I’ve become accustomed to taking a hatchet to my own writing. I’m a severe editor of my own bad stuff, but that has never bothered me. I keep at it, trying to arrive at what I want to say.
Fifteen odd years of editing and re-editing of my own work (and that of others) has helped me build a semblance of emotional elasticity. But, how am I to communicate this elasticity to the handful of internationally-trained adult English language learners who are now under my guidance? They don’t have the luxury of time. There is no socio-cultural kryptonite that can shield them when their written errors are brought into the light of day. Not even the mellowing of age or the achievement of social status can safeguard them from the confidence-gutting experience that is part and parcel of pointing out their morphological, syntactical and semantic mistakes.
On the best of days, I find error correction to be a delicate balancing act. On the one hand, I feel a responsibility to tell adult learners exactly where their written errors are, on the other hand, too much truth isn’t always a good thing. It undermines motivation and learning. I often find myself wondering if I should hide the reality of their errors with vague language like “please spell check before submitting your paper next time.” But then I wonder if this type of compassion is useful. It seems a bit patronizing. And, then, of course, there’s the question of whether this softening of the truth does more harm than good to the teaching profession. The well-known sandwich approach is a good model to follow with intermediate learners, but my experience has proven that it is far too transparent for advanced English language learners. They see right through the good-bad-good formula, and occasionally ridicule the process. Furthermore, the method does not address the reality that sometimes it is not possible to find two pieces of praise strong enough to lessen the sting of correction.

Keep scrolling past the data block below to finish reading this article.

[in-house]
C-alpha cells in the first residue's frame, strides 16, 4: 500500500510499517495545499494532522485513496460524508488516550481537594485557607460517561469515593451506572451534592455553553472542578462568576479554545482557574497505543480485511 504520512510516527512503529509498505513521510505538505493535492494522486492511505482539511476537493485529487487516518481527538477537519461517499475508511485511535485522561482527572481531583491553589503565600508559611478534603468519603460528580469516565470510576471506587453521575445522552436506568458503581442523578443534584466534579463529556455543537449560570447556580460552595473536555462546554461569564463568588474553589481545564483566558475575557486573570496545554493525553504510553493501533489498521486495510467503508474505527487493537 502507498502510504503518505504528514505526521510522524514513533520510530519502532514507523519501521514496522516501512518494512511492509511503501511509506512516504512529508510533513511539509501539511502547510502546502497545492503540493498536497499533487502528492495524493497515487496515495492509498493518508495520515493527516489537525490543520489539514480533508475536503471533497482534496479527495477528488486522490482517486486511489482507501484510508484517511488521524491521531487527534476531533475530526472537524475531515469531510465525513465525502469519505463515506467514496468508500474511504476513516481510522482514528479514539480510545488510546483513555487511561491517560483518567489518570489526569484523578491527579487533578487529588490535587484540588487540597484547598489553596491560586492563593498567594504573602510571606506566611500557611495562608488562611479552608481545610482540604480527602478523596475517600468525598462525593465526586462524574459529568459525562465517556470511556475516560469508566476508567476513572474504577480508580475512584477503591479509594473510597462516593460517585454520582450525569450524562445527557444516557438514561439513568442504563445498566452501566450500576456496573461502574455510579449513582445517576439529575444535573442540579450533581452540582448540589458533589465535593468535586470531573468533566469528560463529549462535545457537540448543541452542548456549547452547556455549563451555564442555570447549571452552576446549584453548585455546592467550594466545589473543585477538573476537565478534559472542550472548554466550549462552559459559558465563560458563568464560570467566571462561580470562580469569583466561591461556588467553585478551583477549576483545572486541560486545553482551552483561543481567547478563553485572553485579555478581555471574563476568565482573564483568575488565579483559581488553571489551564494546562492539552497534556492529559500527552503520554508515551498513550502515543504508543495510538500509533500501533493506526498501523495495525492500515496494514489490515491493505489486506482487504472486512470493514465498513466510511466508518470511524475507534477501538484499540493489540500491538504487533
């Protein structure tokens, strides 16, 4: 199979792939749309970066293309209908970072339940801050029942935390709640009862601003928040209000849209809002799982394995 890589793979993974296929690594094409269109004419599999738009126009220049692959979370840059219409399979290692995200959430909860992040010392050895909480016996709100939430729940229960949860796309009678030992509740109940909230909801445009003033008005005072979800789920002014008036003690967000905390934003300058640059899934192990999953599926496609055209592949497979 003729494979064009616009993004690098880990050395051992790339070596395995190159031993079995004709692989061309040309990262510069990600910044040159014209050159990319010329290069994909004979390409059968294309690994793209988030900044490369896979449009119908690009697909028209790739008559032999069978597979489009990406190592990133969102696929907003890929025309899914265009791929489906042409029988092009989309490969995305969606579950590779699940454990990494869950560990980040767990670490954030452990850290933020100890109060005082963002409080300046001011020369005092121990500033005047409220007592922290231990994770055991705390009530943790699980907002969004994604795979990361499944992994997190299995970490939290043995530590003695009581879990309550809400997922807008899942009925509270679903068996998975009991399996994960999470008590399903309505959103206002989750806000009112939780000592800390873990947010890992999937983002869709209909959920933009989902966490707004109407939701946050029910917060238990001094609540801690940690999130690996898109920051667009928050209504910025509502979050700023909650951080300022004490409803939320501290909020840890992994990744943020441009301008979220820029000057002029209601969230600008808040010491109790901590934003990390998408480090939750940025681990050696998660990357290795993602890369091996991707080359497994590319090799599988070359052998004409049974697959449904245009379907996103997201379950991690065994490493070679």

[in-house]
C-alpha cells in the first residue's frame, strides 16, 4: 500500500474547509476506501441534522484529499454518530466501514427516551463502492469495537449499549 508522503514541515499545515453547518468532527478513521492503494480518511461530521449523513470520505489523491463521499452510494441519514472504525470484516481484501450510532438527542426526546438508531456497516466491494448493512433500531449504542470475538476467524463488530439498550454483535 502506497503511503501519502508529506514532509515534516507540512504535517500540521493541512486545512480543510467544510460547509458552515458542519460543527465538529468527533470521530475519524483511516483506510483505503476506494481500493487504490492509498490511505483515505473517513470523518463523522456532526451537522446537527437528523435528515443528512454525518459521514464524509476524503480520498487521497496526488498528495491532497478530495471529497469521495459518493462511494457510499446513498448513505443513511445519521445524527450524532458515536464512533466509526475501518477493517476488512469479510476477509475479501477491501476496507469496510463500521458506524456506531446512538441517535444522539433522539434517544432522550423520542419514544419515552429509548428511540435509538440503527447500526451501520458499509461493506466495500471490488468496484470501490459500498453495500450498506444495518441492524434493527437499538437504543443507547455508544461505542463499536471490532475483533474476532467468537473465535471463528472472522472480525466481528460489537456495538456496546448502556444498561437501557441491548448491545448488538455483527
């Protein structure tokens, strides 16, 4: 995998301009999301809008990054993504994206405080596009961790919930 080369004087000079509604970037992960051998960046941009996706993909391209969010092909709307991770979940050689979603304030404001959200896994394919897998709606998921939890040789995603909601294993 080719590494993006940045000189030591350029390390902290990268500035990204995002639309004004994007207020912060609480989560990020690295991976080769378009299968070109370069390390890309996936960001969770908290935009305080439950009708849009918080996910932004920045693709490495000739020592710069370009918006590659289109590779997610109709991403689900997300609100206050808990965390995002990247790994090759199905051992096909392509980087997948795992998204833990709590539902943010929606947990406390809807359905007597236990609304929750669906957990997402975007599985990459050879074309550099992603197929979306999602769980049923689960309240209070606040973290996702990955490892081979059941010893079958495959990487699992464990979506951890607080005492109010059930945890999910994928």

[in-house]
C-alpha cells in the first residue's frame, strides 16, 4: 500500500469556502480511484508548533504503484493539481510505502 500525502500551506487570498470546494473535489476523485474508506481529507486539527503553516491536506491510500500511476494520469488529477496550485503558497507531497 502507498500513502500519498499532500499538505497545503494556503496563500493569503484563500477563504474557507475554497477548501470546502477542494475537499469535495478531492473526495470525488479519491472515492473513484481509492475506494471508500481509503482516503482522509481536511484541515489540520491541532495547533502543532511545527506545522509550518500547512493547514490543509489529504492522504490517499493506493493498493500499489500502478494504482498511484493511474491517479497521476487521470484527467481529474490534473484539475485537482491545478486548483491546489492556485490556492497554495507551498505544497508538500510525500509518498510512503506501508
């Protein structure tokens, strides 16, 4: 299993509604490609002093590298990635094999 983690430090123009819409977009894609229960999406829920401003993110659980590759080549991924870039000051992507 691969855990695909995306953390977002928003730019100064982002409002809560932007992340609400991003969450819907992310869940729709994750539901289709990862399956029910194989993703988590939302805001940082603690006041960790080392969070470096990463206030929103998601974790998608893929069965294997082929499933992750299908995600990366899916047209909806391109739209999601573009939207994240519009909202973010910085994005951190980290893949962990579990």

I may never come to terms with this Catch-22 situation, but it seems to me that if adult ELLs are given a choice about receiving error feedback on their written work, they may feel less discomfort. I think it is important to ask adult English language learners if they want to be corrected. If they do not, then perhaps a casual one-on-one conversation about their writing may be sufficient. If they do want feedback, then it seems reasonable to suggest that they ought to be given the option of deciding how much correction they want. Do they want all errors to be highlighted or just the most egregious ones? Do they welcome editorial suggestions and perhaps the occasional re-write of a sentence? Second, for those learners who want constructive criticism, mechanisms need to be firmly in place before essays and written work is submitted. I have found that quantifying and tracking a learner’s written errors with the use of tables, charts and graphs is both 100% truthful and less emotionally damaging. Numerical error quantification offers a more detached, quasi-scientific analysis. The process is more time-intensive, but well worth it in terms of addressing student writing and not their worth.
What are your thoughts and experience on correcting student writing? I’d love to hear your thoughts!
Post written by Elaine Sambugaro